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I've been trying for a while now to create a NSString with subscripted character without success. Is it even possible to do this in iOS?
I need a way to change characters in a string to subscript or superscript, and I can't use the Unicode for this as Unicode doesn't have all the letters.
My guess could be to use the HTML tags <sub> and <sup> but I haven't find a way to convert said HTML tags to a NSString.

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3 Answers 3

up vote 8 down vote accepted

Subscript and superscript are not character traits. With few exceptions (e. g. ², ³, ª), this is the way regular characters are rendered - in a smaller font and above/below the regular characters' baseline. With this in mind, you cannot have an "NSString with subscripted characters", no more than you can have an NSString with bold or italic characters.

So as a result, unless the desired subscripted character exists in Unicode already, subscript and superscript is created on string rendering, not on string creation. And this is not a limitation of iOS, this is the limitation of the way strings are processed in modern computers.

What do you do to that NSString? Do you display it on a UILabel? Do you send it over the network? Do you render it as HTML? Note that <sub> and <sup> are HTML tags; unless the NSString is interpreted specifically as HTML (say, by a UIWebView), they won't be interpreted as sup/superscript.

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I want to display the string on a UILabel. How do I change the rendering then? –  Xrieaz Feb 22 '11 at 15:57
@Xrieaz: UILabel does not support sub/superscript. Either replace with a UIWebView, or combine several UILabels, some with regular font and some with smaller font and carefully shifted placement. I recommend the former approach; then you can use HTML. –  Seva Alekseyev Feb 22 '11 at 16:05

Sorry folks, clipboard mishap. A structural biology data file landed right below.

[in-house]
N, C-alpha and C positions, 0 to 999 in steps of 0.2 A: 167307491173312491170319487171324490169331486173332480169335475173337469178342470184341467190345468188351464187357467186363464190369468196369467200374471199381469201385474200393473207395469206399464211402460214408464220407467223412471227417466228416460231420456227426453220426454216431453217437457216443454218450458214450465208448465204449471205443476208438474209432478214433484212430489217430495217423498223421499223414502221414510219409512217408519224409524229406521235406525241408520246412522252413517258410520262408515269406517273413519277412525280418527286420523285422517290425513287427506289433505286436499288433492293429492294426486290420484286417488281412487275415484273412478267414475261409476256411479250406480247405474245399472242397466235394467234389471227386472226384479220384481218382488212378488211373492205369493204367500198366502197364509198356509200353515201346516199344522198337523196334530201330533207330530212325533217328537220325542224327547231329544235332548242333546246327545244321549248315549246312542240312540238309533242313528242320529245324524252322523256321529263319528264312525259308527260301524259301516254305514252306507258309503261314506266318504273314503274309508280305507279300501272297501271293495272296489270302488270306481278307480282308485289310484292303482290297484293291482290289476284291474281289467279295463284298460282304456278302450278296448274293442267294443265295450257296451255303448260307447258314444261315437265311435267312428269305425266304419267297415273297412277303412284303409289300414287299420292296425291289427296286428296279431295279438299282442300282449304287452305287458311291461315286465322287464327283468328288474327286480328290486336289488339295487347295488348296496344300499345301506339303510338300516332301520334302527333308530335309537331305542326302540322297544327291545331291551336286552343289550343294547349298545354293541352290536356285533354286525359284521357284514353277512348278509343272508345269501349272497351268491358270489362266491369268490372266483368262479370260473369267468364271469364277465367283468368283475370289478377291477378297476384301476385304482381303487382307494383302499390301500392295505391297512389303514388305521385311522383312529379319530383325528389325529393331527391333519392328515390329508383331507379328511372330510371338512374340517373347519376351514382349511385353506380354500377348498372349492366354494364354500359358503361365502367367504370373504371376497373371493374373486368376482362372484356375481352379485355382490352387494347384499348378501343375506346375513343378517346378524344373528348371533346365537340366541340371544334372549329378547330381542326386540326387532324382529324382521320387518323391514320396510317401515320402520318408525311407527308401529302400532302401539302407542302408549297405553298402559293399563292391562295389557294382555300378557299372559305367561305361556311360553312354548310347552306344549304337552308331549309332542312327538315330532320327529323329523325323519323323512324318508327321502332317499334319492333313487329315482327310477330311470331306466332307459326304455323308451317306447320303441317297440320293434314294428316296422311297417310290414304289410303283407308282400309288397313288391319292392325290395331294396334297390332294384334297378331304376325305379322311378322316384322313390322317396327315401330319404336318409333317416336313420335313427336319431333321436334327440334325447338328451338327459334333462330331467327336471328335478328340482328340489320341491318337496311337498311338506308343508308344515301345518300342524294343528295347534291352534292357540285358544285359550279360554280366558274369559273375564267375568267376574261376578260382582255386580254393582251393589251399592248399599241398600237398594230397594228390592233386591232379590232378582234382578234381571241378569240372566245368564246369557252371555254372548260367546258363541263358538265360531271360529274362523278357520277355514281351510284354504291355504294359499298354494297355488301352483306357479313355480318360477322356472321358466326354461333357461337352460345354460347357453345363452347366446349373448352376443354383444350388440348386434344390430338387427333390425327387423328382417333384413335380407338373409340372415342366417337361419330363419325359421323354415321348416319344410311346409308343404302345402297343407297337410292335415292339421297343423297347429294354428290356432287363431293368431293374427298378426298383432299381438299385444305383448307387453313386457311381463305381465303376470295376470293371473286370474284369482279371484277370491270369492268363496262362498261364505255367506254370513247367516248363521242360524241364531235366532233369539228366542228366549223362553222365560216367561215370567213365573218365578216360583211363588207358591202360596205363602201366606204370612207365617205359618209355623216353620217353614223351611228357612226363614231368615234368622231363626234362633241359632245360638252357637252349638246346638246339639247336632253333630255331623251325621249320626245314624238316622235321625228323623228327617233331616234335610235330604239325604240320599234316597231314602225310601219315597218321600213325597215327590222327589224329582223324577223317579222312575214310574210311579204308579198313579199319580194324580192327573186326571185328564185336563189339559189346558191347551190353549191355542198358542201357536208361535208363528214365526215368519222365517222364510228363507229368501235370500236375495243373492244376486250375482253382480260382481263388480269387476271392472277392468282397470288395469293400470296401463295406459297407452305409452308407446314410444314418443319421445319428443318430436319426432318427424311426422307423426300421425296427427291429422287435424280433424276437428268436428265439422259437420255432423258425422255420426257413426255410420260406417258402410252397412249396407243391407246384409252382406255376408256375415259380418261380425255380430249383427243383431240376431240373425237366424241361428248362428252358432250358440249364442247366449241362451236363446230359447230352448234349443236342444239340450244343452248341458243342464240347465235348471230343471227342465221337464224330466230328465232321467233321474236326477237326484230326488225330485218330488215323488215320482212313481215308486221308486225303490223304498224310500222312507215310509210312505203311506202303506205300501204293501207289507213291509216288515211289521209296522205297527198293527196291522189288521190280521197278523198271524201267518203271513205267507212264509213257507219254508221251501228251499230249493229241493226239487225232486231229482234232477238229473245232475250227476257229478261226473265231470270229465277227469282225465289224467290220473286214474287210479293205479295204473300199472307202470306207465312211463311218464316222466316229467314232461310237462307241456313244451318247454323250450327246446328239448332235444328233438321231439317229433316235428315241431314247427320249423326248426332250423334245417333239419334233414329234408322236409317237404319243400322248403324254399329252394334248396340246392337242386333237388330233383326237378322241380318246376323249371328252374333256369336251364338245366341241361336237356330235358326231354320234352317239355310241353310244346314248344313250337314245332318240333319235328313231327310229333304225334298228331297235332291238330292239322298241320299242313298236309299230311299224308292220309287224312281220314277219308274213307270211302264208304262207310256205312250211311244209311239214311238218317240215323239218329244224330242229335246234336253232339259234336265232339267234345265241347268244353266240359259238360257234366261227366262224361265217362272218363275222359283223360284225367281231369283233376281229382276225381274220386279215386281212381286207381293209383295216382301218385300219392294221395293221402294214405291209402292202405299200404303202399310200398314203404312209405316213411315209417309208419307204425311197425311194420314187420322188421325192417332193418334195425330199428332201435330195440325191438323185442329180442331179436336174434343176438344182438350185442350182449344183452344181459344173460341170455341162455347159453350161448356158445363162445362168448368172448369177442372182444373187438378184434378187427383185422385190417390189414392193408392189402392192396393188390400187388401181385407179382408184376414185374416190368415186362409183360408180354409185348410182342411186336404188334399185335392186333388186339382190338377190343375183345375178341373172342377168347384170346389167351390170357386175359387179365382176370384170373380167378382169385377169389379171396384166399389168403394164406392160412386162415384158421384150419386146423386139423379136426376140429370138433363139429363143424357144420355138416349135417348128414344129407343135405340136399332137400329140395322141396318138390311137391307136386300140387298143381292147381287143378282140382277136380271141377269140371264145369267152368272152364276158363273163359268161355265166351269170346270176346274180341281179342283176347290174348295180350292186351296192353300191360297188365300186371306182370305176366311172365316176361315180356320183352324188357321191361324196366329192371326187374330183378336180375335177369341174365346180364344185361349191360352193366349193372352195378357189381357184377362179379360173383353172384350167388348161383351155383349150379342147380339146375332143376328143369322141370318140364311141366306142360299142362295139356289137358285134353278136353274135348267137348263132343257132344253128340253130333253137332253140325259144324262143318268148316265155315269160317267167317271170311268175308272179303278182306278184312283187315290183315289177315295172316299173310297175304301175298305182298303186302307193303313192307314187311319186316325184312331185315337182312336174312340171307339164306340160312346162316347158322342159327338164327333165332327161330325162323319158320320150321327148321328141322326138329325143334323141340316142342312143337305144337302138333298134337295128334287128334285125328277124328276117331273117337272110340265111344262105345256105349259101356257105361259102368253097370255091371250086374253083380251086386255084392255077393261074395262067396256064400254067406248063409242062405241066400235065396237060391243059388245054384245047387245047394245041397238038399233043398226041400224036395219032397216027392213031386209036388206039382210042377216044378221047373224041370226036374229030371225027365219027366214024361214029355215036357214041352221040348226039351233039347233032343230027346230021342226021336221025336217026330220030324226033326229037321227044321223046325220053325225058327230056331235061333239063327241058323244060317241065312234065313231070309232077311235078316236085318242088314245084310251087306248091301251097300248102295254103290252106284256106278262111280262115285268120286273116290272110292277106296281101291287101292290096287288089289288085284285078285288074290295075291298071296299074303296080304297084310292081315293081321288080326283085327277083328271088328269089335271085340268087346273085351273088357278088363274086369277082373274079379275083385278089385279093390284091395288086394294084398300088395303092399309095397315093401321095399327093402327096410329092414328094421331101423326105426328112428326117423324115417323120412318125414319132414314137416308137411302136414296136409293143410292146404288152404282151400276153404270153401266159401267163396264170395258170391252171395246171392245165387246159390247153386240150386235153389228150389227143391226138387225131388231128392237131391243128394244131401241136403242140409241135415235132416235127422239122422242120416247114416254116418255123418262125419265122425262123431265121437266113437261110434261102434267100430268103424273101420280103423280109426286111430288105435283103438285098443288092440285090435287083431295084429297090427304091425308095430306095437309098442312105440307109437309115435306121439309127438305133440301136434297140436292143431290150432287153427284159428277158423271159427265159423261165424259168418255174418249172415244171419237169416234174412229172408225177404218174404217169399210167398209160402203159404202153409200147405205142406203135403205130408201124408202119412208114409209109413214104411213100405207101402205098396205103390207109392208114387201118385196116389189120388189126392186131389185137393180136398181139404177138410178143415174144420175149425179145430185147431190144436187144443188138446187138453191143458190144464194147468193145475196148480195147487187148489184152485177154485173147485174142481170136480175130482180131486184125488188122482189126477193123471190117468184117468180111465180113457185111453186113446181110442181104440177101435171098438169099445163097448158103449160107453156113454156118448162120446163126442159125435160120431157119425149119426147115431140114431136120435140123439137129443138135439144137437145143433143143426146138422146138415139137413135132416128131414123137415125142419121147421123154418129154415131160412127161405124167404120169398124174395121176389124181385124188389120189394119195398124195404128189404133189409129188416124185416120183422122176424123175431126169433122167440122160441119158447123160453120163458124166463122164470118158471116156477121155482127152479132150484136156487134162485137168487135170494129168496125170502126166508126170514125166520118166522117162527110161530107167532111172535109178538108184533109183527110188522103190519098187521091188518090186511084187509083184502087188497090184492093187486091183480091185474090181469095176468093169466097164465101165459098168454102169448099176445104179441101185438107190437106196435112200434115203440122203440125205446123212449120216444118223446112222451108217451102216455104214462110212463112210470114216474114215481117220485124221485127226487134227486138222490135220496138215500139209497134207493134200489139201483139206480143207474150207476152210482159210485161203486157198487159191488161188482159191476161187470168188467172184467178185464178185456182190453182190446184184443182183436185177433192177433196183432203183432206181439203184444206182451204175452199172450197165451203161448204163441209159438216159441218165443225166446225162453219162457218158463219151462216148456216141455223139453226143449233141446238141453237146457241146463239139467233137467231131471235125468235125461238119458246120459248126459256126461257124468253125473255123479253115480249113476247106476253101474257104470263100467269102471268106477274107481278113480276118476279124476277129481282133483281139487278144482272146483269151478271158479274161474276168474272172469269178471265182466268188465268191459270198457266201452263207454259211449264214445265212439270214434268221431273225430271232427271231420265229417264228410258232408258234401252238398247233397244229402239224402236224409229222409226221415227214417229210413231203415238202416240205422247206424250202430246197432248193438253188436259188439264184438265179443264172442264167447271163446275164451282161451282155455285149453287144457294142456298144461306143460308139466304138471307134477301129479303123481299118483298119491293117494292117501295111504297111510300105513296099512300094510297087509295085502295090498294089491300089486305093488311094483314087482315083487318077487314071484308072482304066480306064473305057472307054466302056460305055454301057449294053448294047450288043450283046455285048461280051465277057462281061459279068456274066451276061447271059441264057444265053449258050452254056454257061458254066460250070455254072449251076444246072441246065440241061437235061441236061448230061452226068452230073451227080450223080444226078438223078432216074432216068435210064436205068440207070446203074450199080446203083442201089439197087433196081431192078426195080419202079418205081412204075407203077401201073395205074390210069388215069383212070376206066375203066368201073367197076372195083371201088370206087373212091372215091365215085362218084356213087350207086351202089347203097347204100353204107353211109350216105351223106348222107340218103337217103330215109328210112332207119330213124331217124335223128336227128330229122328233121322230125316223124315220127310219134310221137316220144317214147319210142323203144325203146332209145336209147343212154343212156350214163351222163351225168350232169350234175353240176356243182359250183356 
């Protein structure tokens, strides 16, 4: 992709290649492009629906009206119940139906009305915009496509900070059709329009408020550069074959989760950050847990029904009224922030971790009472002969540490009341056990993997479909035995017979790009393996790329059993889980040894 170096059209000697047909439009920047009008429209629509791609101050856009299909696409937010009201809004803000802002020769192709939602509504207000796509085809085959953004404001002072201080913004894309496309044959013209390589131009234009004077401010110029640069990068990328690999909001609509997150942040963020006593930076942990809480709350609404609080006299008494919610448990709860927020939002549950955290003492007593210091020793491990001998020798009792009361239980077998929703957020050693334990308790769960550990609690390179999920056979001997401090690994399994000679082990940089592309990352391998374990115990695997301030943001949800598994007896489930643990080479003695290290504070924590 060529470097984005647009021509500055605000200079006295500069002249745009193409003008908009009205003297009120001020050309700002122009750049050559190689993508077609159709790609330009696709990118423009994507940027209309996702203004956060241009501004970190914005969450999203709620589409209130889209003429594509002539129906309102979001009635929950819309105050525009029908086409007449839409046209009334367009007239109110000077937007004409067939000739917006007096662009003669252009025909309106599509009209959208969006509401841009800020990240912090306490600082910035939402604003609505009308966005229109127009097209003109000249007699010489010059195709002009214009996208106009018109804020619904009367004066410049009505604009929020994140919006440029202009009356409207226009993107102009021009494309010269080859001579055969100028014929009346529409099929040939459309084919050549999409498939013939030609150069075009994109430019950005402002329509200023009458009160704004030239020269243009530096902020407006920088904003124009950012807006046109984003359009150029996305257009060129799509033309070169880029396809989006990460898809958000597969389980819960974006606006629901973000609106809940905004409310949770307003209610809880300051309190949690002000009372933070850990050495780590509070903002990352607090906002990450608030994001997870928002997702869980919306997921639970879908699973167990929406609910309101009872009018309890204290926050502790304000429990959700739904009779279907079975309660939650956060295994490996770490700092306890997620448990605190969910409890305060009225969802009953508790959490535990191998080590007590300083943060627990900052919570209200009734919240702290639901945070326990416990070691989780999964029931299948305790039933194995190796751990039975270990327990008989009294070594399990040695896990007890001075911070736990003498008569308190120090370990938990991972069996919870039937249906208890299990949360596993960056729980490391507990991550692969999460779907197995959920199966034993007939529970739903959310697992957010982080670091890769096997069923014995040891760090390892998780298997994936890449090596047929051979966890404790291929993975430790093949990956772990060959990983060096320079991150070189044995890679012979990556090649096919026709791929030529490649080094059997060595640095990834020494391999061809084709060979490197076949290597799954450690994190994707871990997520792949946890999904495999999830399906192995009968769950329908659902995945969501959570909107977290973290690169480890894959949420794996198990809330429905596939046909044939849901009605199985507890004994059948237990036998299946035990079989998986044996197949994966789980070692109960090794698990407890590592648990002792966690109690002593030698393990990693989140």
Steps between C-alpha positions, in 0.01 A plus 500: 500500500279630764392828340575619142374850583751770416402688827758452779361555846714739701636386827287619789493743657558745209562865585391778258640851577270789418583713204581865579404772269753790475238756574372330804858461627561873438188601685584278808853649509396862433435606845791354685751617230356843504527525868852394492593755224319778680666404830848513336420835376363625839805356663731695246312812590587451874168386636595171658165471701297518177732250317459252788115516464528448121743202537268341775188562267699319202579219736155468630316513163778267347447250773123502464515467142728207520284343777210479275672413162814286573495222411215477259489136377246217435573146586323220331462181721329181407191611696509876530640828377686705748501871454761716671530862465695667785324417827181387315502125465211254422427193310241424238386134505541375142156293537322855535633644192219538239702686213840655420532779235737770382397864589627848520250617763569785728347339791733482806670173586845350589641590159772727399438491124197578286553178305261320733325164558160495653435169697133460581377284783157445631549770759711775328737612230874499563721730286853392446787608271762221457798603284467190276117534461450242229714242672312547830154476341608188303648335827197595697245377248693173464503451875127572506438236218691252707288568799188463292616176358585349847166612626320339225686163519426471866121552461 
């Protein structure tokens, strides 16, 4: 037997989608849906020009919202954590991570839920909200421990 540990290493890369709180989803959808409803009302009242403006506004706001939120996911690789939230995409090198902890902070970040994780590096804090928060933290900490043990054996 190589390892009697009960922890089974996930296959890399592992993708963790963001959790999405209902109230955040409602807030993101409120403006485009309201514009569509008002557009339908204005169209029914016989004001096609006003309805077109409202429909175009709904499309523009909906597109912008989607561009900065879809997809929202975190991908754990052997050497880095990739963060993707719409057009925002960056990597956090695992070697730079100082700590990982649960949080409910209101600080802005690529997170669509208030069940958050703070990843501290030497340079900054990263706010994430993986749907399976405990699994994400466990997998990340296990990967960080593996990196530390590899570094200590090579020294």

I made it work with a UIWebView and the loadHTMLstring:baseURL:function. I wonder if I should post an answer for it or not. –  Xrieaz Feb 24 '11 at 12:23
To clarify, there are Unicode ranges for both superscript and subscript Latin letters (en.wikipedia.org/wiki/Unicode_subscripts_and_superscripts), but they are not widely supported by fonts. –  richardtallent Jun 21 '11 at 17:47

I wasn't able to get NSSuperscriptAttributeName to work but had success with the following:

UILabel *label = [[UILabel alloc] init];

NSString *string = @"abcdefghi";

NSMutableAttributedString *attrString = [[NSMutableAttributedString alloc] initWithString:string];

NSInteger num1 = 1;
CFNumberRef num2 = CFNumberCreate(NULL, kCFNumberNSIntegerType, &num1);

[attrString addAttribute:(id)kCTSuperscriptAttributeName value:(id)num2 range:NSMakeRange(4,2)];

label.attributedText = attrString;

[attrString release];

This gives you: enter image description here

Assigning the attributed String to a label via label.attributedText is new with 6.0, but the way the attributed string is set-up might work with earlier versions of iOS.

Sending a negative value to kCTSuperscriptAttributeName give you a subscript.

Don't forget to add the CoreText framework.

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import #import <CoreText/CTStringAttributes.h> –  FirstTimer Oct 30 '12 at 15:54
Thanks - I was struggling to find subscripts, and the -1 (or as a string: @"-1") for value worked perfect. NB: you don't need to do the CFNumberRef mess, just pass in a string to the value: parameter –  Adam Sep 16 '13 at 7:45

There's a component that can do that, via some categories on NSString and UILabel. Although it might be overkill for your situation:

NSString *stringWithTags = @"<b>Bold</b> <sup>sup</sup> <sub>sub</sub> <u>Under</u> <strike>strike</strike> <i>Italic</i> <small>small</small> <b><u>U+B</u></b>";
NSAttributedString *attributedString = [[RCTagProcessor defaultInstance] attributedStringForText:stringWithTags];

Or you could get set the text on a label straight away:

[self.label rc_setTaggedText:stringWithTags];


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